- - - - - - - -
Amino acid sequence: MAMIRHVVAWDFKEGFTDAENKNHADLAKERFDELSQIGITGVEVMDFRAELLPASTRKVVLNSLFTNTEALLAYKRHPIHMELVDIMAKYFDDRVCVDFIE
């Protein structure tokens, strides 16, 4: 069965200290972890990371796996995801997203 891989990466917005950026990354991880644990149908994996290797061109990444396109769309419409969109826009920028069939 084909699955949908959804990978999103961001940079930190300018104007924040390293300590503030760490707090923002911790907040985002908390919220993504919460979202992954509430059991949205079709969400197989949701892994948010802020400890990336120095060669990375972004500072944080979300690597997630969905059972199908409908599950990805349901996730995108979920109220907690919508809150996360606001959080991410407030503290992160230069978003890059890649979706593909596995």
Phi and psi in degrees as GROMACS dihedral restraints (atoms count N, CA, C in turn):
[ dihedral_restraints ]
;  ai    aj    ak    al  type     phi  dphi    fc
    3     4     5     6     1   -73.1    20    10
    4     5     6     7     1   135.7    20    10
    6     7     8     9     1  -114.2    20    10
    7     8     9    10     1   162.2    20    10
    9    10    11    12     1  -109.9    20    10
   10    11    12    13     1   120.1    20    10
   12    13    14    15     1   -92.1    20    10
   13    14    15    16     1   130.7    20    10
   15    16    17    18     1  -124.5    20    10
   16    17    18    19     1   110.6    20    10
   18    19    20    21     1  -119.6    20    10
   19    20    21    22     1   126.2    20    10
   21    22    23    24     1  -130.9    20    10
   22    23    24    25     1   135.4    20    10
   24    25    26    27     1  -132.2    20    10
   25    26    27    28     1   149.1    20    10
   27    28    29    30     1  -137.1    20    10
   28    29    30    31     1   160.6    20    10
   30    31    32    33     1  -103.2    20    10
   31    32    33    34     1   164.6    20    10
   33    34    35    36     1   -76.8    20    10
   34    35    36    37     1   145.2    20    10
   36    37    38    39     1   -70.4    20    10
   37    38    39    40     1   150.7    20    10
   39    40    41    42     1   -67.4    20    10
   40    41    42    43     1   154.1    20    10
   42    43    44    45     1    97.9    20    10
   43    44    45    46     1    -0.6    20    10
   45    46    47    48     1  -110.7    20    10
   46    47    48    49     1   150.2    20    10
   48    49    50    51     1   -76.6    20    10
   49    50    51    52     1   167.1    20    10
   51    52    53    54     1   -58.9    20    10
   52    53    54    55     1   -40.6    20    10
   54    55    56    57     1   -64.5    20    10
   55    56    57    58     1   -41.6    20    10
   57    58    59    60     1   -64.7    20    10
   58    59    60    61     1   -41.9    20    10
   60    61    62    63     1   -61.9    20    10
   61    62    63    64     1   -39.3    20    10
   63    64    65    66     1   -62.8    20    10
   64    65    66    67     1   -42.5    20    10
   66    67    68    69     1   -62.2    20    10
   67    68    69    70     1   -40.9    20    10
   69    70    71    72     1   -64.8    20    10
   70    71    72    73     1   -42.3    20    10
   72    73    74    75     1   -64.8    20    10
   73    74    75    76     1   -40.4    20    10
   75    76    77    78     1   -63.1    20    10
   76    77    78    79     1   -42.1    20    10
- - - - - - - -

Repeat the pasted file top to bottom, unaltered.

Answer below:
Amino acid sequence: MAMIRHVVAWDFKEGFTDAENKNHADLAKERFDELSQIGITGVEVMDFRAELLPASTRKVVLNSLFTNTEALLAYKRHPIHMELVDIMAKYFDDRVCVDFIE
């Protein structure tokens, strides 16, 4: 069965200290972890990371796996995801997203 891989990466917005950026990354991880644990149908994996290797061109990444396109769309419409969109826009920028069939 084909699955949908959804990978999103961001940079930190300018104007924040390293300590503030760490707090923002911790907040985002908390919220993504919460979202992954509430059991949205079709969400197989949701892994948010802020400890990336120095060669990375972004500072944080979300690597997630969905059972199908409908599950990805349901996730995108979920109220907690919508809150996360606001959080991410407030503290992160230069978003890059890649979706593909596995």
Phi and psi in degrees as GROMACS dihedral restraints (atoms count N, CA, C in turn):
[ dihedral_restraints ]
;  ai    aj    ak    al  type     phi  dphi    fc
    3     4     5     6     1   -73.1    20    10
    4     5     6     7     1   135.7    20    10
    6     7     8     9     1  -114.2    20    10
    7     8     9    10     1   162.2    20    10
    9    10    11    12     1  -109.9    20    10
   10    11    12    13     1   120.1    20    10
   12    13    14    15     1   -92.1    20    10
   13    14    15    16     1   130.7    20    10
   15    16    17    18     1  -124.5    20    10
   16    17    18    19     1   110.6    20    10
   18    19    20    21     1  -119.6    20    10
   19    20    21    22     1   126.2    20    10
   21    22    23    24     1  -130.9    20    10
   22    23    24    25     1   135.4    20    10
   24    25    26    27     1  -132.2    20    10
   25    26    27    28     1   149.1    20    10
   27    28    29    30     1  -137.1    20    10
   28    29    30    31     1   160.6    20    10
   30    31    32    33     1  -103.2    20    10
   31    32    33    34     1   164.6    20    10
   33    34    35    36     1   -76.8    20    10
   34    35    36    37     1   145.2    20    10
   36    37    38    39     1   -70.4    20    10
   37    38    39    40     1   150.7    20    10
   39    40    41    42     1   -67.4    20    10
   40    41    42    43     1   154.1    20    10
   42    43    44    45     1    97.9    20    10
   43    44    45    46     1    -0.6    20    10
   45    46    47    48     1  -110.7    20    10
   46    47    48    49     1   150.2    20    10
   48    49    50    51     1   -76.6    20    10
   49    50    51    52     1   167.1    20    10
   51    52    53    54     1   -58.9    20    10
   52    53    54    55     1   -40.6    20    10
   54    55    56    57     1   -64.5    20    10
   55    56    57    58     1   -41.6    20    10
   57    58    59    60     1   -64.7    20    10
   58    59    60    61     1   -41.9    20    10
   60    61    62    63     1   -61.9    20    10
   61    62    63    64     1   -39.3    20    10
   63    64    65    66     1   -62.8    20    10
   64    65    66    67     1   -42.5    20    10
   66    67    68    69     1   -62.2    20    10
   67    68    69    70     1   -40.9    20    10
   69    70    71    72     1   -64.8    20    10
   70    71    72    73     1   -42.3    20    10
   72    73    74    75     1   -64.8    20    10
   73    74    75    76     1   -40.4    20    10
   75    76    77    78     1   -63.1    20    10
   76    77    78    79     1   -42.1    20    10